Dan Ariely, author of the wonderful Predictably Irrational: The Hidden Forces That Shape Our Decisions, discusses the problem with specifics in job descriptions:
Most of the time, when you hire people you don’t want to specify exactly what they are to do and how much they would get paid—you don’t want to say if you do X you will get this much, and if you do Y you will get that much. That type of contract is what we call a complete contract. Creating one is basically impossible, especially with higher-level jobs. If you try to do it, you cause “crowding out.” People focus on everything you’ve included and exclude everything else. What’s left out of the contract tends to drop out of their motivation as well.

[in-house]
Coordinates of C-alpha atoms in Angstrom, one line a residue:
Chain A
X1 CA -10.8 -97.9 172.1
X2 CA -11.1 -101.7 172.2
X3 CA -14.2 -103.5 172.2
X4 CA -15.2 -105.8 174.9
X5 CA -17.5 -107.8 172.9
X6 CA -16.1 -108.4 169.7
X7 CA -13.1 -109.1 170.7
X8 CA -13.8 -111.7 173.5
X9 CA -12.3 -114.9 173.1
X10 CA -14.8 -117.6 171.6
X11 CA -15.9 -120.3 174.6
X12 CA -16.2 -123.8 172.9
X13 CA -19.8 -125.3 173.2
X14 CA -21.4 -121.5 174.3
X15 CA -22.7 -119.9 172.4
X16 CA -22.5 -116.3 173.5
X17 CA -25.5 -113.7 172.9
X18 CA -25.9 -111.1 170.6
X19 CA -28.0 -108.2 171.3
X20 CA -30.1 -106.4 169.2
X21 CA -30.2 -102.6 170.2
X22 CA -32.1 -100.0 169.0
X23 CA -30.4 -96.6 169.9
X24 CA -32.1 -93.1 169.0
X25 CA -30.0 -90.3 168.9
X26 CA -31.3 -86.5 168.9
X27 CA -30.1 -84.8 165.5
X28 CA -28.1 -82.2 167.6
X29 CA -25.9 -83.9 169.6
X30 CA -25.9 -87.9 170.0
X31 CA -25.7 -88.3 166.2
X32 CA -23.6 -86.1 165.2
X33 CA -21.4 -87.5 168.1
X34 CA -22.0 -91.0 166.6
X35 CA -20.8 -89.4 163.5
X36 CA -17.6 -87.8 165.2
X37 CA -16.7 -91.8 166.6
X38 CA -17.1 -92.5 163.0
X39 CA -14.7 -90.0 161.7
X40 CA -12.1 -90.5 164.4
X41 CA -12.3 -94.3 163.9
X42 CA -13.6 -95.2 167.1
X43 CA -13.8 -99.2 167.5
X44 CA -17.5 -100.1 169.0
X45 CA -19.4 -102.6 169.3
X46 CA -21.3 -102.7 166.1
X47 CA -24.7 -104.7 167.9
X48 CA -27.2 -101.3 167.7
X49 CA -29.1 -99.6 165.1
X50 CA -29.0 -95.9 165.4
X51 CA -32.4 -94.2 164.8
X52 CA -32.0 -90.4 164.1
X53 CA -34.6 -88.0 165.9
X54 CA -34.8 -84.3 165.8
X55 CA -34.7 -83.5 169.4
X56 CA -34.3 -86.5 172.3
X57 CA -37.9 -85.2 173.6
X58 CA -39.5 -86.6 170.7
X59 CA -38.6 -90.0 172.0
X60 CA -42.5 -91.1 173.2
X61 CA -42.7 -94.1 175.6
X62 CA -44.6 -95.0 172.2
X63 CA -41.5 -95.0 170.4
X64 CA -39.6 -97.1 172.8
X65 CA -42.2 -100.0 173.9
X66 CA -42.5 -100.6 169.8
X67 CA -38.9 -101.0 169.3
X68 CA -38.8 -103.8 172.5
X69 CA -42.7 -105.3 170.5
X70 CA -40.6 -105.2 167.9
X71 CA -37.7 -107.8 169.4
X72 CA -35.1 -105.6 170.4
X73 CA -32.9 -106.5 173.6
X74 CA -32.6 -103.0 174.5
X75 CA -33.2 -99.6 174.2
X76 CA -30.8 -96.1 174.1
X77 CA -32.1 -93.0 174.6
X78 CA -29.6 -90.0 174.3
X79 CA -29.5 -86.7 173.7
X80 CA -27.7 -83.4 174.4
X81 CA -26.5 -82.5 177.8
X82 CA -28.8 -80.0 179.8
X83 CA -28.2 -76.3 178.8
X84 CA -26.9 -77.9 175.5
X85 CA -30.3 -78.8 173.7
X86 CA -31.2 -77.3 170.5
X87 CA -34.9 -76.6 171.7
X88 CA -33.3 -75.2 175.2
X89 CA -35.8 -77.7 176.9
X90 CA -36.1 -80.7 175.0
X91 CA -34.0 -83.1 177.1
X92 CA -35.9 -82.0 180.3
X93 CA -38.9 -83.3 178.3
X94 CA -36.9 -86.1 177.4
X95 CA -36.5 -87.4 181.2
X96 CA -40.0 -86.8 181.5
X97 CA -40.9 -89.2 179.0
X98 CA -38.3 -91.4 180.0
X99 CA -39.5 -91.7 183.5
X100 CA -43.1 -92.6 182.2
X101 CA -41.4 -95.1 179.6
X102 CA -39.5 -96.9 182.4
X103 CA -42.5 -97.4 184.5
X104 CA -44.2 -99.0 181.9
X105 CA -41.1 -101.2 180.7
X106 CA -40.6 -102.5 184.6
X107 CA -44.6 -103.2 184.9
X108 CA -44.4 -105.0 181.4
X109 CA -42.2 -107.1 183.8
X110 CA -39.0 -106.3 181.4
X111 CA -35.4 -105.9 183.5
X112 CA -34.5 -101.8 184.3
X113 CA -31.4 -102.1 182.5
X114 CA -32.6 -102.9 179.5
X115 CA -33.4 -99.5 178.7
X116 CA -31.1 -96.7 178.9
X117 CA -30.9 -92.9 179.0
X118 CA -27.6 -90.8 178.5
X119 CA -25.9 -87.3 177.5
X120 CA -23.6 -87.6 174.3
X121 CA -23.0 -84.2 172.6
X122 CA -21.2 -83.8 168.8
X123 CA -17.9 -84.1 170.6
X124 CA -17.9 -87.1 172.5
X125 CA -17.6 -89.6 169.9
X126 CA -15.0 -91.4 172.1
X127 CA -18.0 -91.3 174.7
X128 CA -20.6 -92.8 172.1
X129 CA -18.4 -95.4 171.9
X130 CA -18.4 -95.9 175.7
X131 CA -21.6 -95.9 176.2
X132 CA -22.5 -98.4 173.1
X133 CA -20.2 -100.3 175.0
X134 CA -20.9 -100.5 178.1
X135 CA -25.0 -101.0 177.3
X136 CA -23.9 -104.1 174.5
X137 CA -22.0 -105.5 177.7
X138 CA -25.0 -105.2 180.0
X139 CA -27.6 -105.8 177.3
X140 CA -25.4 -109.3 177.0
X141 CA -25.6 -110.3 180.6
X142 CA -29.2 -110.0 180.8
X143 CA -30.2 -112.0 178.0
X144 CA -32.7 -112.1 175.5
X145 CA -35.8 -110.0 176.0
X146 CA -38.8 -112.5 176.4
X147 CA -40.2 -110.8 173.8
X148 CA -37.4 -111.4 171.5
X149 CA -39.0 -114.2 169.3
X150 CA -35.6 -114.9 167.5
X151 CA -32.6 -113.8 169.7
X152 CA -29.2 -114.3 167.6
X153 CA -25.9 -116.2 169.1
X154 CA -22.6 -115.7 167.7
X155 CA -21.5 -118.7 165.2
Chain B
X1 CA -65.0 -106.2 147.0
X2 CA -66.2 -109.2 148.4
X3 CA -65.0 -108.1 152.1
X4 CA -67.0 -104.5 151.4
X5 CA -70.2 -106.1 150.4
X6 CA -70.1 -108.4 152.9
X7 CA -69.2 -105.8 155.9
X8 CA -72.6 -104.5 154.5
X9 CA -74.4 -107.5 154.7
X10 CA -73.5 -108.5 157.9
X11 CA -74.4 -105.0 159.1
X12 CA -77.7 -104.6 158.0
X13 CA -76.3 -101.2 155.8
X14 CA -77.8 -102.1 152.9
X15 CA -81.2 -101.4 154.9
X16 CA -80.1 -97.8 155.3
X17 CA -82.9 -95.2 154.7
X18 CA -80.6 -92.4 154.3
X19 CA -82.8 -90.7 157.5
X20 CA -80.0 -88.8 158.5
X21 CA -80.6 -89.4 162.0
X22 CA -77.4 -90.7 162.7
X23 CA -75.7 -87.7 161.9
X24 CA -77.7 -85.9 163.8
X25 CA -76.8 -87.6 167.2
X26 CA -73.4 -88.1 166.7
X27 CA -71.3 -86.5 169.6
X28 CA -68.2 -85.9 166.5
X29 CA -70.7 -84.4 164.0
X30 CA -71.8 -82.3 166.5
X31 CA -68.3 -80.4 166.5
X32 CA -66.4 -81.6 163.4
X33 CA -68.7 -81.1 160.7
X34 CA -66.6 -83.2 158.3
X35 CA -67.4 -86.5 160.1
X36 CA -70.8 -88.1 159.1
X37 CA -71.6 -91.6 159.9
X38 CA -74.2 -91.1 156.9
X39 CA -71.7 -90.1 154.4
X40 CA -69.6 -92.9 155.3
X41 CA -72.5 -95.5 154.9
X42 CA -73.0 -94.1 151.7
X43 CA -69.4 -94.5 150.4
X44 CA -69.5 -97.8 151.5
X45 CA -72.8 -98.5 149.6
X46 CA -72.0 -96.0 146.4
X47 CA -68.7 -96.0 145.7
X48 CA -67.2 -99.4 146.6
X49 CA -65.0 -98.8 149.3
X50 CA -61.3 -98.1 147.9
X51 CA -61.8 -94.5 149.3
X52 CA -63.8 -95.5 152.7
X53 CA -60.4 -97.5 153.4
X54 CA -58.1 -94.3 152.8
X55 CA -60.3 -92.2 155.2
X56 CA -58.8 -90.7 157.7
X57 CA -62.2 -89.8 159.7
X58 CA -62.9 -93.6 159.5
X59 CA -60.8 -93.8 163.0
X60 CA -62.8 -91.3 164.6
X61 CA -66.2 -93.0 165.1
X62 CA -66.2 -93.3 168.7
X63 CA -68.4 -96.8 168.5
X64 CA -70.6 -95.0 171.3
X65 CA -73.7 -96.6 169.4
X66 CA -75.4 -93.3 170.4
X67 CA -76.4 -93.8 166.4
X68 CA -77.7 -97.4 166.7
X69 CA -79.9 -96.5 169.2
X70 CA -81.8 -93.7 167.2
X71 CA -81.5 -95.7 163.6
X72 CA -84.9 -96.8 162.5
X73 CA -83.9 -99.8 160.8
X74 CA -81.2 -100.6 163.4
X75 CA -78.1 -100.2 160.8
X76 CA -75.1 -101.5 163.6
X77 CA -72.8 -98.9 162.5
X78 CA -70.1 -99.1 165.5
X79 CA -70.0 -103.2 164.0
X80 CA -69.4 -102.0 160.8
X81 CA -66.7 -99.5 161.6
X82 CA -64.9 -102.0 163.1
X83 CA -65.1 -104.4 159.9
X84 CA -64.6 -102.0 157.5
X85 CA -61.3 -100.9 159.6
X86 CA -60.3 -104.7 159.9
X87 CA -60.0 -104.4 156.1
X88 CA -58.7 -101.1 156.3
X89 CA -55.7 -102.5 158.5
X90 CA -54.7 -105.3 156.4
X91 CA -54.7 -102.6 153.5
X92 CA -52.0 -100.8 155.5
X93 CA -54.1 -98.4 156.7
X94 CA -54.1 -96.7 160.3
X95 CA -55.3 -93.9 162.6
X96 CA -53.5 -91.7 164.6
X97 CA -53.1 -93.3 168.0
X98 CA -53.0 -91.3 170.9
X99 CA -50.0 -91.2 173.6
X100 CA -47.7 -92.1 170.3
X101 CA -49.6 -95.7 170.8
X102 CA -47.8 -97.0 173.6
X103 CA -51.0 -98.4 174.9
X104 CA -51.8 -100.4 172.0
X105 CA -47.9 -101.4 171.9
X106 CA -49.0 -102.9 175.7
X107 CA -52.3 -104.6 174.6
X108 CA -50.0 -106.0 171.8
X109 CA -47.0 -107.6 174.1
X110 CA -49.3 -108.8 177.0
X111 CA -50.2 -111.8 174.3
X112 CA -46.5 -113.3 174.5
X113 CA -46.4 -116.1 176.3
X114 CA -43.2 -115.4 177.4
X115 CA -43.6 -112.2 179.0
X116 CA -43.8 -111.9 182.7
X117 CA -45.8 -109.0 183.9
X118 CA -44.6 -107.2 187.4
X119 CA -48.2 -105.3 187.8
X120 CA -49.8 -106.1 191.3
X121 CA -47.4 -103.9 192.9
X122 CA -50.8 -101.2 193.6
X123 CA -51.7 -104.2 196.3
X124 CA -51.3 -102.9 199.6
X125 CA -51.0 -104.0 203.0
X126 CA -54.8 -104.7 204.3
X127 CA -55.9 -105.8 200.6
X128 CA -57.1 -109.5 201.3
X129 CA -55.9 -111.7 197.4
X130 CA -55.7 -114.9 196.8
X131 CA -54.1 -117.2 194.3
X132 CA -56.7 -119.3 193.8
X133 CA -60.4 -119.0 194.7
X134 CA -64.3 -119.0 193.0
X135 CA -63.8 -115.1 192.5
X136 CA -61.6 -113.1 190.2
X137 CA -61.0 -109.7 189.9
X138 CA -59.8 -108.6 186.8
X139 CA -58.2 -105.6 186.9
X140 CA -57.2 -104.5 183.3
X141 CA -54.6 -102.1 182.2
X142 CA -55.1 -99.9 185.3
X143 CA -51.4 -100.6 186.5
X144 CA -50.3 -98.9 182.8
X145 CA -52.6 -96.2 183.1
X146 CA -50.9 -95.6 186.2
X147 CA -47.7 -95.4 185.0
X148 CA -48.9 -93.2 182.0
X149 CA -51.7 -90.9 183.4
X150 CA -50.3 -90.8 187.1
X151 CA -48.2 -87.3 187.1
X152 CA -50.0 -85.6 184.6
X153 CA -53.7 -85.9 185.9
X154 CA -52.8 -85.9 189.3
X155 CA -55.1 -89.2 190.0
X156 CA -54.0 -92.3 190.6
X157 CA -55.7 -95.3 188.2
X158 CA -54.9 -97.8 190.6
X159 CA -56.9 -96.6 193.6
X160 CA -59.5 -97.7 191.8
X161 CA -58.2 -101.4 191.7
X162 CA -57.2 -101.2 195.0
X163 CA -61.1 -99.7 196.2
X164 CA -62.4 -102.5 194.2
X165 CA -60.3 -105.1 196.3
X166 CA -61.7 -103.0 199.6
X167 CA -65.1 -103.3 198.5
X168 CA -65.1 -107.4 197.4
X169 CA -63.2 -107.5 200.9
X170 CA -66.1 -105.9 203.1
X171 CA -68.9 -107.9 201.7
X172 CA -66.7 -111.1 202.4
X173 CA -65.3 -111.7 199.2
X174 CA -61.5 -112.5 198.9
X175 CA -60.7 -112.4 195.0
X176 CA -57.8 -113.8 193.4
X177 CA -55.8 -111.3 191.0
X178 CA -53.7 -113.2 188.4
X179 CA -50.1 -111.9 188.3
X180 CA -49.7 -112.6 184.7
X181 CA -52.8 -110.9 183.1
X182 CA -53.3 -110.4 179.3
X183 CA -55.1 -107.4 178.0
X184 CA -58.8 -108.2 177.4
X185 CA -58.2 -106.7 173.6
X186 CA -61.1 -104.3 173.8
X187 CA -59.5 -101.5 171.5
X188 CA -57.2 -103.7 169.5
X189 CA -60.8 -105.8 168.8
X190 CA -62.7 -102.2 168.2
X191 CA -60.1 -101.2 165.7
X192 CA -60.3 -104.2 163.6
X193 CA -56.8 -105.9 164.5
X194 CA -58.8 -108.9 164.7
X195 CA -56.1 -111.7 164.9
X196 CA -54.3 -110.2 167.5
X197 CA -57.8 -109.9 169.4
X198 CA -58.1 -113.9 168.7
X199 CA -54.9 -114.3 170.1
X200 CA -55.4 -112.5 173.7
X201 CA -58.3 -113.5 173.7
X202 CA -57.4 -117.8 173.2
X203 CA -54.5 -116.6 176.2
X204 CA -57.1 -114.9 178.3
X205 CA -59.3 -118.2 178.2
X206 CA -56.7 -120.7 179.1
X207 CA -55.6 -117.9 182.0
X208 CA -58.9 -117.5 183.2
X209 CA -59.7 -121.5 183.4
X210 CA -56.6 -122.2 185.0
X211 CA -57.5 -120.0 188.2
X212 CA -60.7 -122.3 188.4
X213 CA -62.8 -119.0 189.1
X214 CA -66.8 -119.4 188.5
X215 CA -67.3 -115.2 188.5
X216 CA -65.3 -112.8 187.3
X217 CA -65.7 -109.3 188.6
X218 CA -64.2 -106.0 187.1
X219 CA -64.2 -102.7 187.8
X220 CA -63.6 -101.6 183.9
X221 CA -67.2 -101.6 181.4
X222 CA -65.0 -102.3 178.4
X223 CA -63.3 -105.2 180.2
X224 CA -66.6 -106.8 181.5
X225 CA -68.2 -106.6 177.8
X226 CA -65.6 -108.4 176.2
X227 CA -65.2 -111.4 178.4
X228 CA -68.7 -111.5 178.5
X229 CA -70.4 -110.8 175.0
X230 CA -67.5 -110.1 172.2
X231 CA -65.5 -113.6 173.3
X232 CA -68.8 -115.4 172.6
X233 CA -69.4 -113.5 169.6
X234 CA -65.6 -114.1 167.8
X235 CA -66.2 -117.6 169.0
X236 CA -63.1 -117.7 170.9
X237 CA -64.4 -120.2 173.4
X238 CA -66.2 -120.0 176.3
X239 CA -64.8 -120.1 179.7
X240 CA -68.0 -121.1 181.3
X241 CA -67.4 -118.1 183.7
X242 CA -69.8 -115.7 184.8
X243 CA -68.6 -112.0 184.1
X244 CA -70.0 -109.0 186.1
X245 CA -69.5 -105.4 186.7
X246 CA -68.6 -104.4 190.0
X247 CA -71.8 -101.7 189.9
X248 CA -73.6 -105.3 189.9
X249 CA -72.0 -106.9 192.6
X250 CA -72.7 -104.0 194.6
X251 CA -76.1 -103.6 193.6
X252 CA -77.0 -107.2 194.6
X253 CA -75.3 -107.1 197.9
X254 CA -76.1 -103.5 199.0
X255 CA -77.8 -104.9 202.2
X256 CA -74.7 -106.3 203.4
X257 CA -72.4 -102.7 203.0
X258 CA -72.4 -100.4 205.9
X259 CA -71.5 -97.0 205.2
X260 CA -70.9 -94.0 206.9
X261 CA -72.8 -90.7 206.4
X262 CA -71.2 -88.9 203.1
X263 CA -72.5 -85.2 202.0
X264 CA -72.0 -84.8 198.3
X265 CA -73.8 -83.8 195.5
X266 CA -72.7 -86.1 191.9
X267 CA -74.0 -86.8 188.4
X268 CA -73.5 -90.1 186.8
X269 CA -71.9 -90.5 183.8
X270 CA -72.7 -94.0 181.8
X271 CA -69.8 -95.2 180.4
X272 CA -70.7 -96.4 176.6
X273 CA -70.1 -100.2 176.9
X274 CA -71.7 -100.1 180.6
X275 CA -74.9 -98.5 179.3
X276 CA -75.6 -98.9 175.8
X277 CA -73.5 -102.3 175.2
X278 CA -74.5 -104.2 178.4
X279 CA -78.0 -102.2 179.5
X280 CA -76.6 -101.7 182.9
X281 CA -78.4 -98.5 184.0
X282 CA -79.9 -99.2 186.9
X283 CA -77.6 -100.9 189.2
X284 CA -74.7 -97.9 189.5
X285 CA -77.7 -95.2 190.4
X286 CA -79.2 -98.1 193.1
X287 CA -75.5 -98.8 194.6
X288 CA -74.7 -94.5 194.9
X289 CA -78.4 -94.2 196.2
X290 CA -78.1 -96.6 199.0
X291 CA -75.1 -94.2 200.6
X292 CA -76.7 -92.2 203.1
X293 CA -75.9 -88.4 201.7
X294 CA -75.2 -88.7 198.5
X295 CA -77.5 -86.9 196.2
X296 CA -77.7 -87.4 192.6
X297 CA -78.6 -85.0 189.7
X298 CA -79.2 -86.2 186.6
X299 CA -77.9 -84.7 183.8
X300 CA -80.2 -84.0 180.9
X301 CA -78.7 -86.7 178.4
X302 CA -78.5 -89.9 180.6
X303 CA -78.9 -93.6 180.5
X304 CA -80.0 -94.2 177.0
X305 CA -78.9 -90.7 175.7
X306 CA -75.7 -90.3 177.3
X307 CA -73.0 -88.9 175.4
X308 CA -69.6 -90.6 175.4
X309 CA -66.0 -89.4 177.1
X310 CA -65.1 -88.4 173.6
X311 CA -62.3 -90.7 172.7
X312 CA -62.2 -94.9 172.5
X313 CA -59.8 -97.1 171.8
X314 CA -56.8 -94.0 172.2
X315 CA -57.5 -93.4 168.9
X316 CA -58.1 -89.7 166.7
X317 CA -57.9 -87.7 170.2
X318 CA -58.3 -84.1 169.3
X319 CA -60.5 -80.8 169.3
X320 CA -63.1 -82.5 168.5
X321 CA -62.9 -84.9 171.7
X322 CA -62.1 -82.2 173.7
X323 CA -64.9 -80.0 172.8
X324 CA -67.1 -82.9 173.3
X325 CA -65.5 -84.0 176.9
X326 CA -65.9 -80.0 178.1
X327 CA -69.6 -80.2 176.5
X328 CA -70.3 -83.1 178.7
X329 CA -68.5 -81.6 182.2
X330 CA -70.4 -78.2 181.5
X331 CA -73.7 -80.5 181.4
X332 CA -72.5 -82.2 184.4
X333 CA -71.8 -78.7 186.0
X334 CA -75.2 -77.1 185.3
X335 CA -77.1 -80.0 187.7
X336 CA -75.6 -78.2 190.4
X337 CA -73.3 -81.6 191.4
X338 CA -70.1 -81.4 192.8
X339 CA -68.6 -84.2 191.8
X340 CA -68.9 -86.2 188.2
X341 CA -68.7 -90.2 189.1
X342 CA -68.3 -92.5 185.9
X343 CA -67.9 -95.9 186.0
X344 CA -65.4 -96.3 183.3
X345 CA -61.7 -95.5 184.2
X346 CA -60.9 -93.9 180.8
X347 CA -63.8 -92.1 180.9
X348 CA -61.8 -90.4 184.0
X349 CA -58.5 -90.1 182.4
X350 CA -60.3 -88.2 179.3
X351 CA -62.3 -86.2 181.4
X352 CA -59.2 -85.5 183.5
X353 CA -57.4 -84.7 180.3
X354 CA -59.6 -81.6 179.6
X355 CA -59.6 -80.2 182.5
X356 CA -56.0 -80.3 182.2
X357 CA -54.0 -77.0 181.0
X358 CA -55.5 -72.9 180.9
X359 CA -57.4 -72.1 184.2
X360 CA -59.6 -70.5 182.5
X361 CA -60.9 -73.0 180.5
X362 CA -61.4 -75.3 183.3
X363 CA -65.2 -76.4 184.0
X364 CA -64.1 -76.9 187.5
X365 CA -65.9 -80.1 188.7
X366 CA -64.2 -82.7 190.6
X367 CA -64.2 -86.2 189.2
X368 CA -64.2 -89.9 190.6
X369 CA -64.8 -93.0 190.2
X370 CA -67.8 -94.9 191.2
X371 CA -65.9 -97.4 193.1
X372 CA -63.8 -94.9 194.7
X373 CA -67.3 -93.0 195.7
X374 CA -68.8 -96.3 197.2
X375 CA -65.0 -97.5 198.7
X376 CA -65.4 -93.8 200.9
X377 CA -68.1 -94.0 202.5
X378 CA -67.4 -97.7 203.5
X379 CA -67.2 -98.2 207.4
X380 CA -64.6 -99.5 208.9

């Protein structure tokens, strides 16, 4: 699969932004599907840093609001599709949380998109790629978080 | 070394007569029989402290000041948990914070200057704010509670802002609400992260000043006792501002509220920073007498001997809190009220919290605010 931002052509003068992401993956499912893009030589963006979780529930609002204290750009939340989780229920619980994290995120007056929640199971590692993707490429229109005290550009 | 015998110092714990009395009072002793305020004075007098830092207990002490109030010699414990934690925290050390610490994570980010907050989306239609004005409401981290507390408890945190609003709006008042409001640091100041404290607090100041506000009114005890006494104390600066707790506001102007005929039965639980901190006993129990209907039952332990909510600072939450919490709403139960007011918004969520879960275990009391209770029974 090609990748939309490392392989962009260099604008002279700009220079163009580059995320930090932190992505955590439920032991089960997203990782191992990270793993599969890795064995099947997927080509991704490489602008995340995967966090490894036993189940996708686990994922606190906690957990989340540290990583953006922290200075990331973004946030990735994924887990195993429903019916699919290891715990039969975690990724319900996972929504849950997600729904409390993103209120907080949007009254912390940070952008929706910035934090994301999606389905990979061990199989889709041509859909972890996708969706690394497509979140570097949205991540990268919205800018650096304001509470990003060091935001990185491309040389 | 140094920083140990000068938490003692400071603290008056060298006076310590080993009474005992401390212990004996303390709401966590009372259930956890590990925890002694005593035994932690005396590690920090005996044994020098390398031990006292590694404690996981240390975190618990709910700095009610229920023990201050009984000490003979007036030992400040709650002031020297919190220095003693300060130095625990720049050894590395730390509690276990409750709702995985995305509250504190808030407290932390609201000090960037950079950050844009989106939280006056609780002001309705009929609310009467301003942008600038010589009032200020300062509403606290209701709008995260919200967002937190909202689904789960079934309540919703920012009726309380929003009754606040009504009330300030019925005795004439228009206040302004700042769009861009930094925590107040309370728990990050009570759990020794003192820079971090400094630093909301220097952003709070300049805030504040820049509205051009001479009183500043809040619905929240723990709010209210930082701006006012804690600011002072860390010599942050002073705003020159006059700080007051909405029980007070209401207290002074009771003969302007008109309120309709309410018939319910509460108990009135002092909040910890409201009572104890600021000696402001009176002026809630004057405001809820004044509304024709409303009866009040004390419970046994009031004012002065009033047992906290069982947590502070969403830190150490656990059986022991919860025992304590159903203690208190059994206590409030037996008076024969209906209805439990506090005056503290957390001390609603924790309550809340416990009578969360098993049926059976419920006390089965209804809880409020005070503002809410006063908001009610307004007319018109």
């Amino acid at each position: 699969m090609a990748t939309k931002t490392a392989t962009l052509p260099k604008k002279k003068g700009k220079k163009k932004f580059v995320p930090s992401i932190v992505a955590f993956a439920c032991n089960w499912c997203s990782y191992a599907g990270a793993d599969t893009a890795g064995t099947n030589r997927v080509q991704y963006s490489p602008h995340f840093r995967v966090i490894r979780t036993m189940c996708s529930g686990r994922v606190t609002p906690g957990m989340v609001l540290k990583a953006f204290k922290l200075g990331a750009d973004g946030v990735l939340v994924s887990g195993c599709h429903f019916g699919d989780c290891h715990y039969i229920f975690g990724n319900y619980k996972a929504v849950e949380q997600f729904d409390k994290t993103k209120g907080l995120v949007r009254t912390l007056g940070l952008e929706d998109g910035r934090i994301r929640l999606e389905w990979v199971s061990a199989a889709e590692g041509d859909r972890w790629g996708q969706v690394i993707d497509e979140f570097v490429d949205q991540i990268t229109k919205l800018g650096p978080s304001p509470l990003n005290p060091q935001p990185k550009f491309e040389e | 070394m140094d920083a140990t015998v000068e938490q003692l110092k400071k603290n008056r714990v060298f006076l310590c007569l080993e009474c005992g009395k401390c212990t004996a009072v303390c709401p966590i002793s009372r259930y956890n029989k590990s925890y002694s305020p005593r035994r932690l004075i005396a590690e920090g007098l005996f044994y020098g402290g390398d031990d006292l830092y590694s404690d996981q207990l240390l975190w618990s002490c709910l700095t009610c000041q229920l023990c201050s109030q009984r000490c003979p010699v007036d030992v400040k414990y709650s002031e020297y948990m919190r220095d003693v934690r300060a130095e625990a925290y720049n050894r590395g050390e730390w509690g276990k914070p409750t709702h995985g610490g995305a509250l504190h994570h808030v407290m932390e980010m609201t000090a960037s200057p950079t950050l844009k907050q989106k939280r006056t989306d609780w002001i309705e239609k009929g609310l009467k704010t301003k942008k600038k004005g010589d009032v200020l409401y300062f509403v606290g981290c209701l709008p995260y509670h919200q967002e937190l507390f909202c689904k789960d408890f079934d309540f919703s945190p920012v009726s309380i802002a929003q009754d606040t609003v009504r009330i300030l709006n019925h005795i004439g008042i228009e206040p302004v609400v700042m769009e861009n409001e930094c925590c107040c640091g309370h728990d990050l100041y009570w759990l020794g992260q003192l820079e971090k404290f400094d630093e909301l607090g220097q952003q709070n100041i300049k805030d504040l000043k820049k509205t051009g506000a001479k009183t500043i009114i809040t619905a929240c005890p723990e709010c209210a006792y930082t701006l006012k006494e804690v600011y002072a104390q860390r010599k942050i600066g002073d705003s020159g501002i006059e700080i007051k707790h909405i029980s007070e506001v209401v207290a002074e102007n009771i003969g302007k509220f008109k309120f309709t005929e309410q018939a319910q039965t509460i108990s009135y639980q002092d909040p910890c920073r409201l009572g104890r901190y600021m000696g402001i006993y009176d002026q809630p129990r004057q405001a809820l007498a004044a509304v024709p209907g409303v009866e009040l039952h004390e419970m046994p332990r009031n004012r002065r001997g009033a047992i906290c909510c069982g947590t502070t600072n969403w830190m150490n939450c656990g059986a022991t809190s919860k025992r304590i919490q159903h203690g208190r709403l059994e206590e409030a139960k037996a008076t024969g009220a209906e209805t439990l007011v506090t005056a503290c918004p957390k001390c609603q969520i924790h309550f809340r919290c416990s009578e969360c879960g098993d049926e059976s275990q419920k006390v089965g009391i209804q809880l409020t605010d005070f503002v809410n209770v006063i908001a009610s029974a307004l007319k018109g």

If you are hiring the right people, you don’t want to include anything too specific in the contract. You want people to buy into the objectives of the company. Be specific about those, and then trust people to quickly understand how they can help maximize the objectives at each point in time. People actually know to a high degree which actions are good for the company and which are not—regardless of what you pay them for.
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